FERGIE'S RAPID TRANSIT
Hello Mr. Bronson,
Poor Gnarls Barkley just can't get a break. When it seemed that [the single "Crazy"] was poised to take the No. 1 position from Nelly Furtado and Timbaland, here comes Fergie with her "London Bridge" taking the top spot.
Which brings me to my question. Stacy "Fergie" Ferguson makes it to No. 1 with her debut single. She was in that old TV show "Kids Incorporated," and then she joined Wild Orchid before becoming the only female member of the Black Eyed Peas. Now, her debut single makes it to No. 1 in only three weeks. Is that a record?
I mean, if we can discount all the other songs that debuted at No. 1, is reaching the top of the chart in three weeks some kind of record? I think that Whitney Houston may have done it with "I Will Always Love You," and perhaps the Beatles did it too with one of their earlier songs. But I can't think of any song that has debuted outside the top ten and jumped to No. 1 in three weeks. Did Kelly Clarkson jump from 52 to No. 1 in two weeks?
Thanks for a wonderful column,
Kelly Clarkson's "A Moment Like This" reached the top of the Hot 100 in its third week on the chart. The single debuted at No. 60, took a small step to No. 52, and then set a record by leaping to No. 1. You mentioned Whitney Houston's "I Will Always Love You," and that single also made it to the summit in three weeks, moving 40-12-1.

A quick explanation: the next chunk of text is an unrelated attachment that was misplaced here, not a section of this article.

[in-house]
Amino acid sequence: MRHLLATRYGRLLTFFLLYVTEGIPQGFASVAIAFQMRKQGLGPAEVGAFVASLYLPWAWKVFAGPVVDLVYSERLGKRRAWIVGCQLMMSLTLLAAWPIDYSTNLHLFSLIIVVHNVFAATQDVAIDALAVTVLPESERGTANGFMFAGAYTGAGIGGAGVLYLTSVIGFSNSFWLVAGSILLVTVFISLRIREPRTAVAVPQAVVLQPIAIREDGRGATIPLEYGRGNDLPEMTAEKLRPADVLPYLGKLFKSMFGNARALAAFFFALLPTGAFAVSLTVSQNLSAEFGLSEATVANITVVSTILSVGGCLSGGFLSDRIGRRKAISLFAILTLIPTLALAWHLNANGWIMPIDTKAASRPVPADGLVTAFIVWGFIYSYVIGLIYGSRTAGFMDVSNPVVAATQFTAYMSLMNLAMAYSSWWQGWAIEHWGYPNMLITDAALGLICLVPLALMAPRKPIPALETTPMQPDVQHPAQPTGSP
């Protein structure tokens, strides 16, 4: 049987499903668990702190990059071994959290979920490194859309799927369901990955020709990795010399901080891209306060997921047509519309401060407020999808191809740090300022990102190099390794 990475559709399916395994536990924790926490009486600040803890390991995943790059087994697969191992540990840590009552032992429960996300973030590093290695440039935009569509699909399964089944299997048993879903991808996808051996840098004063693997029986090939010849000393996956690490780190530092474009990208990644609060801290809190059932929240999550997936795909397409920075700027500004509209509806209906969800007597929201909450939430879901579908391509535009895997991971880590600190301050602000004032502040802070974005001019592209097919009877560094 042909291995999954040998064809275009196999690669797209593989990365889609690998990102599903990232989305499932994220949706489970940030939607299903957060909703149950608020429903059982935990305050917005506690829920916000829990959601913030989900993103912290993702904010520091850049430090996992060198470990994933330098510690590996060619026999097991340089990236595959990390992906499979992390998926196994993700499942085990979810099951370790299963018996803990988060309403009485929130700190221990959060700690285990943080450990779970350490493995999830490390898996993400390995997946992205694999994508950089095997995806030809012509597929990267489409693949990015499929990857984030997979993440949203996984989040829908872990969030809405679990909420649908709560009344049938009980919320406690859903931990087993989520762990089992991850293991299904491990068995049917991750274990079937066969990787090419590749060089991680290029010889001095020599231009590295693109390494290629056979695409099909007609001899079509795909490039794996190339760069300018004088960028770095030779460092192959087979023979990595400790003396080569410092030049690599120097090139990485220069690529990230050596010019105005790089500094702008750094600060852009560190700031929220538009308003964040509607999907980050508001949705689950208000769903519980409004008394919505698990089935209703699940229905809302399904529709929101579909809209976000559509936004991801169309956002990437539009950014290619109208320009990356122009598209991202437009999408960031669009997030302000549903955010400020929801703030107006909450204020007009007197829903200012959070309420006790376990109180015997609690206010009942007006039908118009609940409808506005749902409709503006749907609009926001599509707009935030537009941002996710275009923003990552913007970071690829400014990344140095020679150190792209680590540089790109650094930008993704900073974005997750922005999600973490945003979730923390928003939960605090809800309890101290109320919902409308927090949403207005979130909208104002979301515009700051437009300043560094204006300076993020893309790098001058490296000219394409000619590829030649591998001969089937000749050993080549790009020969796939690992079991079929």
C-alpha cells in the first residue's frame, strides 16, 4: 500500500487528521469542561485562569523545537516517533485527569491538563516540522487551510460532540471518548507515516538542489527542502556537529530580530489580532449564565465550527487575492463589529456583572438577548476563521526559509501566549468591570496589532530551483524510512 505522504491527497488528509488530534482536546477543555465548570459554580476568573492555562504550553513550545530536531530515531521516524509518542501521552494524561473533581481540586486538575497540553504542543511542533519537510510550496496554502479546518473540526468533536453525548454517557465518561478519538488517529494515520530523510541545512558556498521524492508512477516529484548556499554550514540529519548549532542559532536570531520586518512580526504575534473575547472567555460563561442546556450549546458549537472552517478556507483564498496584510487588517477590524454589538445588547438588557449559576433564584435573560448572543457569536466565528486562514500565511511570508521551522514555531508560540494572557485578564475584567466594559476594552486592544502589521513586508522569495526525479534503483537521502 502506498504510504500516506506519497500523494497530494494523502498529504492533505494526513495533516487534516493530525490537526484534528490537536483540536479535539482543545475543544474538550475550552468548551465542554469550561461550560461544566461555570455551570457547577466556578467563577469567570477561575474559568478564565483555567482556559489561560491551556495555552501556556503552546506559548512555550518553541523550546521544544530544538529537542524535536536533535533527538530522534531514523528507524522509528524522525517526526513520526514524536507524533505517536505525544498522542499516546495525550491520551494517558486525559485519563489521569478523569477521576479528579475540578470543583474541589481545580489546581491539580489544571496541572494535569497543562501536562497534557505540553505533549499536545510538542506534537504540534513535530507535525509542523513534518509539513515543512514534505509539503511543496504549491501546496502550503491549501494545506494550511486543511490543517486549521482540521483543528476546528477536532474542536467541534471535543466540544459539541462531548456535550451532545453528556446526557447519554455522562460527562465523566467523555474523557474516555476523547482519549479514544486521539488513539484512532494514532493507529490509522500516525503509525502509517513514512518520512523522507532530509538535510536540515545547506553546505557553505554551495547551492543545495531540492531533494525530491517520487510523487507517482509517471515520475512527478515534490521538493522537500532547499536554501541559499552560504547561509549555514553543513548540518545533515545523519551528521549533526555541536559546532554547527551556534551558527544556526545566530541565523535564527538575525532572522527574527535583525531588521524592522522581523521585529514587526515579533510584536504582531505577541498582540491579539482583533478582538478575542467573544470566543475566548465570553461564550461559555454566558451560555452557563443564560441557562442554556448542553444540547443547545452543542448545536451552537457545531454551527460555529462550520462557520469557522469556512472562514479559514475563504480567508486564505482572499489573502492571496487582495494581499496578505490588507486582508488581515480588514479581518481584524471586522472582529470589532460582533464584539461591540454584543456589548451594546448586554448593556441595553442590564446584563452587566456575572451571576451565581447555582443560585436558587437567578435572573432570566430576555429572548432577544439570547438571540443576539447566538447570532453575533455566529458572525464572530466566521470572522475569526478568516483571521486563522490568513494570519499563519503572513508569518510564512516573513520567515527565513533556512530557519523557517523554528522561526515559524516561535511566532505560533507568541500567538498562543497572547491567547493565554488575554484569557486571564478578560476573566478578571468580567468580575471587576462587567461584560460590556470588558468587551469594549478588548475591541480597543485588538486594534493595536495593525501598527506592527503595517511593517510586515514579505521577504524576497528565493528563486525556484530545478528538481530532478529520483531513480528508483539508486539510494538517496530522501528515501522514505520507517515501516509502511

You were also right on when it comes to the Beatles, but they achieved pole position in two weeks, not three, with "Can't Buy Me Love." In 1964, that single debuted at No. 27 and then flew to No. 1, holding the record for the biggest jump to No. 1 until 2002, when Clarkson's debut effort set a new record.
Off the top of my head, I can think of two '90s singles that were propelled into the penthouse in two weeks. In 1996, "Tha Crossroads" by Bone Thugs-N-Harmony debuted at No. 2 and moved up one rung the following week. A year later, "4 Seasons of Loneliness" by Boyz II Men followed the same flight plan.
As for Gnarls Barkley's "Crazy," see this week's Chart Beat for an update on that single's Hot 100 status.